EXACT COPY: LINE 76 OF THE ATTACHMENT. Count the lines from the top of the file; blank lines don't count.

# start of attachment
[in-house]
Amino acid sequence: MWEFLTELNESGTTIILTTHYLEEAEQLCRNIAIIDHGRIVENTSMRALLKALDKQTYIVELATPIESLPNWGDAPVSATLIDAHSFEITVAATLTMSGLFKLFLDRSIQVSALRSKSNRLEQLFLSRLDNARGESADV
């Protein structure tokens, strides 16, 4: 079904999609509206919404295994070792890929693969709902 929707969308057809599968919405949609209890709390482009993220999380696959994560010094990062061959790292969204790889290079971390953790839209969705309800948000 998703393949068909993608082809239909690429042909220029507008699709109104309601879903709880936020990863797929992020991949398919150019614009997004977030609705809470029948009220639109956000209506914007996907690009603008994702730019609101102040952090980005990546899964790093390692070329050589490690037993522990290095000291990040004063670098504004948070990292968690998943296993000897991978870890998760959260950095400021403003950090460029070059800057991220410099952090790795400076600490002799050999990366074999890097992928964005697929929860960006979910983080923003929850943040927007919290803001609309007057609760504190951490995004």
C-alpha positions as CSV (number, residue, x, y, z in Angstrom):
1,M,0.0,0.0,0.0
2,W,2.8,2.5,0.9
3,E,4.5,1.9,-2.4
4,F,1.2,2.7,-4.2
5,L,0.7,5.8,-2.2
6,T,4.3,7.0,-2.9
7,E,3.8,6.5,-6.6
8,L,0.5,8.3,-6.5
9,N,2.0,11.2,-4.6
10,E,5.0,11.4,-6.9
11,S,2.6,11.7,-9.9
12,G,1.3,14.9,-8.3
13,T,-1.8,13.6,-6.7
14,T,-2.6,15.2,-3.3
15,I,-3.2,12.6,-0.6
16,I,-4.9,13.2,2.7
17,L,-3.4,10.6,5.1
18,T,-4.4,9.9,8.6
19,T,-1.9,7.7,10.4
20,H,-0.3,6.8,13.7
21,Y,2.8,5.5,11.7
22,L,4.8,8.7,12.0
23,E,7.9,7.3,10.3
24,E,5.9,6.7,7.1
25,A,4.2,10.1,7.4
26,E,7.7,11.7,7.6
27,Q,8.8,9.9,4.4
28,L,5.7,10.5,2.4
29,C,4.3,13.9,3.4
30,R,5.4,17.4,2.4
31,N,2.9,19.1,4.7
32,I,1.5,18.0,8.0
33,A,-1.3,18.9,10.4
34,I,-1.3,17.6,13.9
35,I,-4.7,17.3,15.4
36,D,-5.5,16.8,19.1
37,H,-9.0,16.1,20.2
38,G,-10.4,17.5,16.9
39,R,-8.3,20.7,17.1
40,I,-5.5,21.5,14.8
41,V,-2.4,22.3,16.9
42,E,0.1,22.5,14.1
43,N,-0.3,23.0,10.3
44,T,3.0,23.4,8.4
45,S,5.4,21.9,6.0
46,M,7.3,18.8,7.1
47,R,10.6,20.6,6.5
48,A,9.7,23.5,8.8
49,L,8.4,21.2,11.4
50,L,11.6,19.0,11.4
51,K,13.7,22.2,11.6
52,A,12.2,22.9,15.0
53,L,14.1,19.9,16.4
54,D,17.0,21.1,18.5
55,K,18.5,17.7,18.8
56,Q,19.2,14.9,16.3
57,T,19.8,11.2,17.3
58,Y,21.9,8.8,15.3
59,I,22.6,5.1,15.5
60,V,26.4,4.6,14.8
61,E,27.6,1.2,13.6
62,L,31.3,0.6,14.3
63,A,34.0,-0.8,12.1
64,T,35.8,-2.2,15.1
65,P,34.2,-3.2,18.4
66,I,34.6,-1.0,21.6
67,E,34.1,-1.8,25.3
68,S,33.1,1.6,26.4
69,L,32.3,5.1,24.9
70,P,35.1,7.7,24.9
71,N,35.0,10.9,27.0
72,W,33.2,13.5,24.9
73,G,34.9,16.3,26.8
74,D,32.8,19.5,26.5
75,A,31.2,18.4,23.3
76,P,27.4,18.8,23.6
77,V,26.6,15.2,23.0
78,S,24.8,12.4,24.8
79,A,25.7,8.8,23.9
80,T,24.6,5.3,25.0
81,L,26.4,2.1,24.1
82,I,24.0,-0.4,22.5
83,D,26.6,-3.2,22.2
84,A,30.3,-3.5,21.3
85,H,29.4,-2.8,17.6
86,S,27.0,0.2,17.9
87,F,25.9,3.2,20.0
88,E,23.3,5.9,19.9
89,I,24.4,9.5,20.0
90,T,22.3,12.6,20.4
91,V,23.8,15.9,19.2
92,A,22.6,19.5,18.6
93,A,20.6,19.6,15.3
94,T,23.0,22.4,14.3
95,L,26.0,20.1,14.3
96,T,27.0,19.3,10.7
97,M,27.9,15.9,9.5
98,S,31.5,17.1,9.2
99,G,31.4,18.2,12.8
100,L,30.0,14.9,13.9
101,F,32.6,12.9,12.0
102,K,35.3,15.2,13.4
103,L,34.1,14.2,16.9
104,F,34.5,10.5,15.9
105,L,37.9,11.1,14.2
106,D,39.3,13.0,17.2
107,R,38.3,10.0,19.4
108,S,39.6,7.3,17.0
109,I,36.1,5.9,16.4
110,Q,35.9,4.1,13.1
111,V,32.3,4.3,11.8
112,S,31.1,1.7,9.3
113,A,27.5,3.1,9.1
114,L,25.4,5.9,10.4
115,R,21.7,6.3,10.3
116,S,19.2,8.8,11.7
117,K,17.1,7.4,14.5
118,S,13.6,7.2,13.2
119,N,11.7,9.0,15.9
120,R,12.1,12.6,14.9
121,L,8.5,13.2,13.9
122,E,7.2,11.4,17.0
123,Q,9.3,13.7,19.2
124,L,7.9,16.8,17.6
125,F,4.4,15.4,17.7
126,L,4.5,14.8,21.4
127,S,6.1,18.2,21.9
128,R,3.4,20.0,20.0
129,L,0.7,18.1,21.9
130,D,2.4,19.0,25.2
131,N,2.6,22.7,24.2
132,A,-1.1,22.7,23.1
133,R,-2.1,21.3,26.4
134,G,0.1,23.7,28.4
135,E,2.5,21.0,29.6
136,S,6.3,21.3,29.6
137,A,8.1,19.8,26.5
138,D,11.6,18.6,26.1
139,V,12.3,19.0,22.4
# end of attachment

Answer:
72,W,33.2,13.5,24.9